In the Eastern traditions, the individuals are encouraged to cultivate their mind and their moral nobility with the pursuit of ‘eureka’ or by conceiving the true reality of being. The Buddhists call this ‘reaching Nirvana’; an evolution from lower being to higher being. The Chinese philosophers described this process as attaining the wisdom of a sage. While the West develops knowledge of the physical world and uses technology to improve our material life and increase our wealth, the Eastern tradition has been orientated towards consciousness and the attainment of the true reality in the inner world of being. To understand this contrast, we have to take a journey into the fundamentals of Chinese thinking.
The Chinese philosophical concept of Qi (Chi) (气) describes both the material and functional energies within the human body and the universe. How does the materiality of Qi interacts with functionality of Qi? The Chinese conceived the notion of Yin And Yang to explain this phenomenon through an early philosophical proclamation in the I Ching (易经) that ‘Tai Ji (The Utmost) gave rise to the two phrases (phenomena, Yin and Yang) two phrases gave rise to four forms which in turn gave rise to Ba Kua (the octagonal set of trigrams that expresses changes) and Ba Gua gave rise to all things’ (太极生两仪，两仪生四象，四象生八卦，八卦生万物). Lao Tse reaffirmed and developed this philosophical concept further. In his work Dao De Jing (道德经) he said ‘in the beginning there was Dao (the way), Dao gave rise to one and one divided into two and gave rise to three which became everything else’ (道生一，一生二，二生三，三生万物). ‘Two’ symbolises the existence of Yin and Yang, and the interactions between the two gave birth to everything else in this universe. Just like men and women in their procreation, Yin and Yang, darkness and light, penetrate the creative dynamics within this universe.
If the Big Bang was the beginning of the Universe, then the cause would have been a disturbance of the harmony in the grand order of existence. Mankind’s journey in this universe is a journey towards harmony. Scientists are now tracing back the fractions of the second to pinpoint the exact time when the universe was created during the moment of imbalance in an empty void that sparked off the gigantic explosion, while the universe is still expanding at this very minute. Scientific understanding of the origins of our universe and its dynamics has reached such complexity, that for it to advance significantly further, it must integrate with the traditional thoughts of the past. Synergy of the cutting edge scientific thinking with the ancient wisdom of the East and West, is a necessary step in the development of the next stage of the human civilisation.
Let us look back into the beginning of the human civilisations and compare the early mythologies of the East and West. Intellectual dialogues between East and West are important for enhancing mutual understandings. The Greek mythology tells us a story of creation with many gods. Gaea was the first goddess of the earth who was worshipped before the Indo-European invasion that led to the Greek Hellinistic civilisation. Her son Kronos created three sons: Zeus, Poseidon and Hades. After defeating the Titans, the three sons drew lots for the shares of the world: Zeus got the sky and became the supreme ruler of the gods. His brother Poseidon became the lord of the sea, and Hades got the worst draw when he was made the lord of the underworld. Hades became a greedy god whose main concern was to increase the number of his subjects in the realm of the dead.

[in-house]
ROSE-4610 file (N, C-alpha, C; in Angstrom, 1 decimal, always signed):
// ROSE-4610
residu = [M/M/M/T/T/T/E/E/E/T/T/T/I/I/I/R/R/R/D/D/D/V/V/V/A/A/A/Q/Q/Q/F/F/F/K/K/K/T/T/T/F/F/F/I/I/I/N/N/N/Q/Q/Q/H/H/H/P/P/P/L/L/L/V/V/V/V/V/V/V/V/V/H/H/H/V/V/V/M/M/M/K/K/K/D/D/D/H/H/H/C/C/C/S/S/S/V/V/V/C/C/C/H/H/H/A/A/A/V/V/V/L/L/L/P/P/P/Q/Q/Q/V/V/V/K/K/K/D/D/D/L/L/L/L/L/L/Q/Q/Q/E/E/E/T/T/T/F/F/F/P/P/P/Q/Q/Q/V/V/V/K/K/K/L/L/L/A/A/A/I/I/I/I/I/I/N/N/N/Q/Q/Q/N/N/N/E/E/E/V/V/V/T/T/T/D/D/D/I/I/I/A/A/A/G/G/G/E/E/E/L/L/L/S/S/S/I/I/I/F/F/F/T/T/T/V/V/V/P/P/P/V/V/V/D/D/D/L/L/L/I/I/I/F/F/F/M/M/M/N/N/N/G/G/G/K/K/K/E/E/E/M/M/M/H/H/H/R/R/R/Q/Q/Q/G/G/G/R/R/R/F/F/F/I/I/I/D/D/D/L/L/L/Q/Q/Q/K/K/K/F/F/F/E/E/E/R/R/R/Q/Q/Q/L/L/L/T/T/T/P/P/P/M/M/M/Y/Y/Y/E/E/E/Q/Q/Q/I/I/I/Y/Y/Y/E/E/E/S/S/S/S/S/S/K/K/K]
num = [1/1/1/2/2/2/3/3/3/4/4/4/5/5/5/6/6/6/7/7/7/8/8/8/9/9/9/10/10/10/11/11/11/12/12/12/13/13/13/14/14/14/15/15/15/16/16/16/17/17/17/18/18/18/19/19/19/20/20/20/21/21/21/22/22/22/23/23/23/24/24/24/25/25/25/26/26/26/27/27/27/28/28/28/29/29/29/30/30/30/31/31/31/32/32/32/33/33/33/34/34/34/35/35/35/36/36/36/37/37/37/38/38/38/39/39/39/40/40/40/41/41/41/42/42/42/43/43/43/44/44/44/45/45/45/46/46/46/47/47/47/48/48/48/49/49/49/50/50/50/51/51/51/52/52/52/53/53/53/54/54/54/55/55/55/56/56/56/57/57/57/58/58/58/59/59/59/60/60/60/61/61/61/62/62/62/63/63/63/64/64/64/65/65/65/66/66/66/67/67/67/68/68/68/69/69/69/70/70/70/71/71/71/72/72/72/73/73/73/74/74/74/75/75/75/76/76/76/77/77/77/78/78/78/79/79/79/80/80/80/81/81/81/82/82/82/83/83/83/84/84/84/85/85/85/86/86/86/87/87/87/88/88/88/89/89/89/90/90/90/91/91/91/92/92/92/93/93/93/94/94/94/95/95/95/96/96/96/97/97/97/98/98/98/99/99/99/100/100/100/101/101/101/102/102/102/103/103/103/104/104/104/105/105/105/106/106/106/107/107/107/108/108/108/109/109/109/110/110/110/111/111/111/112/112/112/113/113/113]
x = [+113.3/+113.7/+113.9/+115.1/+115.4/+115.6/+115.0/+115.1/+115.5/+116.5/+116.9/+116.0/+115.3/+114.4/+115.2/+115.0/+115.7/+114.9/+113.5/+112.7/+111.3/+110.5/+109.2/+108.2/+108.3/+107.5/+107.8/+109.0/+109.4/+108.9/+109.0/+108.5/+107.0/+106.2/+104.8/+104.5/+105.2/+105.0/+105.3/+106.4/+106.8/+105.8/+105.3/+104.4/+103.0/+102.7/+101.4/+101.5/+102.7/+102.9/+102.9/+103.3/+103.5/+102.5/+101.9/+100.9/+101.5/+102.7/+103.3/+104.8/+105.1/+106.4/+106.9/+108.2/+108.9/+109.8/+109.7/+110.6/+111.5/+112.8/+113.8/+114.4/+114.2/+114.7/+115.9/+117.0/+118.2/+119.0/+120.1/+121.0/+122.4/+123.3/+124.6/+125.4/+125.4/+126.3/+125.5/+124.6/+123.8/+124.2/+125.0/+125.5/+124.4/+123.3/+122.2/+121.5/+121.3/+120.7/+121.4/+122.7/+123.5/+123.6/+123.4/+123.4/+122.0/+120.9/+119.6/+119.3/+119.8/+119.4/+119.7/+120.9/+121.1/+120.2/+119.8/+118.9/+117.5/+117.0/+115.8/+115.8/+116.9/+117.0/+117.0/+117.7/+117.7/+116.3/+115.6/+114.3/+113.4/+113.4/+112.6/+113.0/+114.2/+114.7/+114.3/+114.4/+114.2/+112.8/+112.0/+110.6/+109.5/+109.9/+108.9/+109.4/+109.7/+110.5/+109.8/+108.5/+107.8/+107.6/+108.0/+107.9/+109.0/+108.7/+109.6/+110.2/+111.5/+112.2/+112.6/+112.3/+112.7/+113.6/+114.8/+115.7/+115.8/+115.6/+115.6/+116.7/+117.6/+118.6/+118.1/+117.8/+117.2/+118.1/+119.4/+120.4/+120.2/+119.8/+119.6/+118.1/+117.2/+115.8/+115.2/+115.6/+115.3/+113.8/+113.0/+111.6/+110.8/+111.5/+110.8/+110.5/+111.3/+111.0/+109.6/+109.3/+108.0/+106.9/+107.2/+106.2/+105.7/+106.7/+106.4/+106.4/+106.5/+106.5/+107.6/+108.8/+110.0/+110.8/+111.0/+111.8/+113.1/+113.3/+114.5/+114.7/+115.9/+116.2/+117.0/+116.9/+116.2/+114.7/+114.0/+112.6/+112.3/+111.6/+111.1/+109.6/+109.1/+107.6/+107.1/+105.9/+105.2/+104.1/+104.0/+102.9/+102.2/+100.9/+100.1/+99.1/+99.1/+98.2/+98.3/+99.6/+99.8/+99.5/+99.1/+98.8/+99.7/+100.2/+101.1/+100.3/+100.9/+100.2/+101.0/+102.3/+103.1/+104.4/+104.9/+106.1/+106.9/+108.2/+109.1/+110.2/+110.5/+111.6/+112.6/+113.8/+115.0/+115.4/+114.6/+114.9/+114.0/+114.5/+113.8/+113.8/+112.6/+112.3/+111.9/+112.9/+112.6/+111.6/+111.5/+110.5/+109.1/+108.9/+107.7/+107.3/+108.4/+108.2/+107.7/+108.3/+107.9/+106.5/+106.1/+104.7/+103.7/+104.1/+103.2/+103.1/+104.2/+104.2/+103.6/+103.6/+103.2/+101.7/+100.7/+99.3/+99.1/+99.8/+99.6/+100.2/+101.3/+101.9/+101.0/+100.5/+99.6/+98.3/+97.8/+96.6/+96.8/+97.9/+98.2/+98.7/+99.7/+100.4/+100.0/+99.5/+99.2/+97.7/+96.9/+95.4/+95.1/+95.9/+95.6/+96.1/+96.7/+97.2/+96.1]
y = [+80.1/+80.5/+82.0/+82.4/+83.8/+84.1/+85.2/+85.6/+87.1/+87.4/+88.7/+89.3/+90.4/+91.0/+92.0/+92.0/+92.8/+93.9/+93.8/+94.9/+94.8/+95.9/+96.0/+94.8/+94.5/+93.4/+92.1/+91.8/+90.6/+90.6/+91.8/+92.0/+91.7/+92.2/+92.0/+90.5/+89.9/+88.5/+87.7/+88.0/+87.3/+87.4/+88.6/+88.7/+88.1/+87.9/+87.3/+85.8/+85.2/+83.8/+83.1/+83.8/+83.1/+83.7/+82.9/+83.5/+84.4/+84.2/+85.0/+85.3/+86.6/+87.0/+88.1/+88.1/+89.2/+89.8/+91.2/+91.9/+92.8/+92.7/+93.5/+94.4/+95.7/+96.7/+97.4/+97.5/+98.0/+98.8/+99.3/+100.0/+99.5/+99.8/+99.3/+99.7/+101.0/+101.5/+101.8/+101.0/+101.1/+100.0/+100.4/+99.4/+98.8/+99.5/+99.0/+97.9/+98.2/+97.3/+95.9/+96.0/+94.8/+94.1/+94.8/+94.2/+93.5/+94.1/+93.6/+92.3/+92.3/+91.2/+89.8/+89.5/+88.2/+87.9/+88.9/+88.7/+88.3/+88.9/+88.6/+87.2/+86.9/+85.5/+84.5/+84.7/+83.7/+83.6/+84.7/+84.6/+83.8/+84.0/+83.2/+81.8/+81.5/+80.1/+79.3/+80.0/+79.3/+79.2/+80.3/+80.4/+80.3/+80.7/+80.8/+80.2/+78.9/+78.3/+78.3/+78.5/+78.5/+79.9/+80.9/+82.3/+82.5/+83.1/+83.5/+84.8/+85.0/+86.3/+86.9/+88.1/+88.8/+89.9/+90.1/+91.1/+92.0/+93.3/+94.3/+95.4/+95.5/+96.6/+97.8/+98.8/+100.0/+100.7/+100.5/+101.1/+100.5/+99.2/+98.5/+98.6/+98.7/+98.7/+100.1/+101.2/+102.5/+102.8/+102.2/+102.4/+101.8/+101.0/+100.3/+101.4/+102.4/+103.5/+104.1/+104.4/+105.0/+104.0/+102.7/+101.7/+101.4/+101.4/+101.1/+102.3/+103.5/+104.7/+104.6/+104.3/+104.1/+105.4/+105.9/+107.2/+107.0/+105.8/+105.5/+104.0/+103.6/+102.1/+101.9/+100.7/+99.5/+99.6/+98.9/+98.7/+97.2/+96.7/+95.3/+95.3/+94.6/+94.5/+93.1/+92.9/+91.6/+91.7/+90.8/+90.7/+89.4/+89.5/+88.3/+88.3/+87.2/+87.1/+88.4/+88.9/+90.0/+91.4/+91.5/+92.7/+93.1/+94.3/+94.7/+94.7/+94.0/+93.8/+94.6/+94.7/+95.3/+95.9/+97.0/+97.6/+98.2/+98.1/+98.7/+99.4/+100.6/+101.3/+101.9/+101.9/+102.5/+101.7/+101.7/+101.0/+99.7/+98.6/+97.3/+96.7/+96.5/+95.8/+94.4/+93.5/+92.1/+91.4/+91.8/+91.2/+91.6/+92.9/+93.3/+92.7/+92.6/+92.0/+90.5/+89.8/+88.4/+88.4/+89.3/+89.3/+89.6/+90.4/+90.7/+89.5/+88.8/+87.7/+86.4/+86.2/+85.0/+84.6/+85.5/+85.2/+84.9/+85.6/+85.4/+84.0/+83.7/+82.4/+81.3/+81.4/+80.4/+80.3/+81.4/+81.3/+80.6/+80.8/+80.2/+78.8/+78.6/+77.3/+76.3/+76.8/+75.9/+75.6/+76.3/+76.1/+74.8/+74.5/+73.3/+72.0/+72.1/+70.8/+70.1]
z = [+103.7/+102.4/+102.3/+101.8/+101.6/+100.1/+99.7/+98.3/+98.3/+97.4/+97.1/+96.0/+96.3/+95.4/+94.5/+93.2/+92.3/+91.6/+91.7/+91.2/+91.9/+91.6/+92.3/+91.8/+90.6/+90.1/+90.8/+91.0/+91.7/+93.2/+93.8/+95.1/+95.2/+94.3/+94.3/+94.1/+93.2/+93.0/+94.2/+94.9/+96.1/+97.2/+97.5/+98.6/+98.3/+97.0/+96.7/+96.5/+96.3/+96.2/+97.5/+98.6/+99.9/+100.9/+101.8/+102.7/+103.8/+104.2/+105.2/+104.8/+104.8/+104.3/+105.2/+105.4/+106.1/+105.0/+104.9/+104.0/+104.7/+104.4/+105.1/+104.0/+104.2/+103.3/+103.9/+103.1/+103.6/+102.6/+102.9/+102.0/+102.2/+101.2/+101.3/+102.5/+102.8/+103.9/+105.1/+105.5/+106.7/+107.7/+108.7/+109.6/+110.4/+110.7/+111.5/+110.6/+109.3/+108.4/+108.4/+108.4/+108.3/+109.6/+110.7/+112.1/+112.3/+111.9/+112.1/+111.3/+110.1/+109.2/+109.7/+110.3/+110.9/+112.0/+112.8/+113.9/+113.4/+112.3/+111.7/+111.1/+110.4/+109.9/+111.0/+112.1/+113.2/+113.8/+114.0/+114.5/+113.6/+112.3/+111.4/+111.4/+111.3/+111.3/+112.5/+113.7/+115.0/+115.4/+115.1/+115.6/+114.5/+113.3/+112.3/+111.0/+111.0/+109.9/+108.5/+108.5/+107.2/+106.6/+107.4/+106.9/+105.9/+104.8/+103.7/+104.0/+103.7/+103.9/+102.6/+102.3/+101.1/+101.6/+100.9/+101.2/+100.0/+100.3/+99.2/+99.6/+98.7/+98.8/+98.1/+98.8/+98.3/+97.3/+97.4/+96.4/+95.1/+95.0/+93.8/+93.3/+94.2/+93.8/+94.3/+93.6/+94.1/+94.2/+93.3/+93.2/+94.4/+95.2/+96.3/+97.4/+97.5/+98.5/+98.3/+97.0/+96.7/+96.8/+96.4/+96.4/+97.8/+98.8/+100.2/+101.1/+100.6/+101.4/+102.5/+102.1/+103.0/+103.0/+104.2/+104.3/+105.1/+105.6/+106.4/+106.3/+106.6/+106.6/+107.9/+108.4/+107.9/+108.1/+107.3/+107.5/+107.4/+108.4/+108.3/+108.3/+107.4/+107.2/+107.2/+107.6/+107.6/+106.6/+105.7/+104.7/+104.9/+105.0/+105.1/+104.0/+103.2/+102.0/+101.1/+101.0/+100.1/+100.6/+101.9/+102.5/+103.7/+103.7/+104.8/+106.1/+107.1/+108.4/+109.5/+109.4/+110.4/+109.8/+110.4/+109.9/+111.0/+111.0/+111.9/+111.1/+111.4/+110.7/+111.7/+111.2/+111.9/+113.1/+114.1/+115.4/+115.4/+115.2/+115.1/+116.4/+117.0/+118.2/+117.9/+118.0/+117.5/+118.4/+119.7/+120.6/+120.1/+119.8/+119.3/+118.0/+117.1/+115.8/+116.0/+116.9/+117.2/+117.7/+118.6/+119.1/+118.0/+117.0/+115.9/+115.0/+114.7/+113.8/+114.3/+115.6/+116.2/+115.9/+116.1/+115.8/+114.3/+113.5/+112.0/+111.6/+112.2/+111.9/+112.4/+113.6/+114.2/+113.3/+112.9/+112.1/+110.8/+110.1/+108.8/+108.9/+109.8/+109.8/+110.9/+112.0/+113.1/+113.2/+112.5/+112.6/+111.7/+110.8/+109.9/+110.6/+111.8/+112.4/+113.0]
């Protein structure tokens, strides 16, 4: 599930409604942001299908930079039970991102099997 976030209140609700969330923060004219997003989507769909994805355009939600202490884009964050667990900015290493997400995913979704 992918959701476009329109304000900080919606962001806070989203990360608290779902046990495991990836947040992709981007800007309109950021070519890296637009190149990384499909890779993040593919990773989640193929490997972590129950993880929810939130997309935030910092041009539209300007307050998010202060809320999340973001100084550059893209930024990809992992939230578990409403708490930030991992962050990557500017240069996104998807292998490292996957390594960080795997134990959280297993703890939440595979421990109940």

The creation story in Chinese mythology began with the god Pan Gu (盘古), the son of Yin and Yang, who came into being during the darkness of chaos. It was him who separated heaven and earth. The heaven represents the light parts of the chaos and the heavy parts became the earth. After he died, Pan Gu’s body became the universe while the fleas on his body became the humans. When the ten suns of the world started to disrupt the Earth’s climate by wandering together in a single group, the humans were saved by the God of Archery Hou Yi (后羿) who shot down nine suns and left one to maintain a proper temperature and environment for human survival. The goddess Nüwa (女娲) repaired the broken sky and prevented it from falling down, to maintain stability of life. The Five Sacred Mountains of China represent the main points on the compass as well as the axis of energy needed to sustain life. The balance of heavenly bodies, such as the sun and the moon, also represent the balance of yin and yang. You can clearly see that the Chinese are concerned with man and heaven, while the Western traditions concentrated on the relationship amongst gods and their struggle for power that preceded various religions. However, both the Western and Chinese traditions conceived gods and the supernatural to understand their own origins and the physical and natural phenomena around them.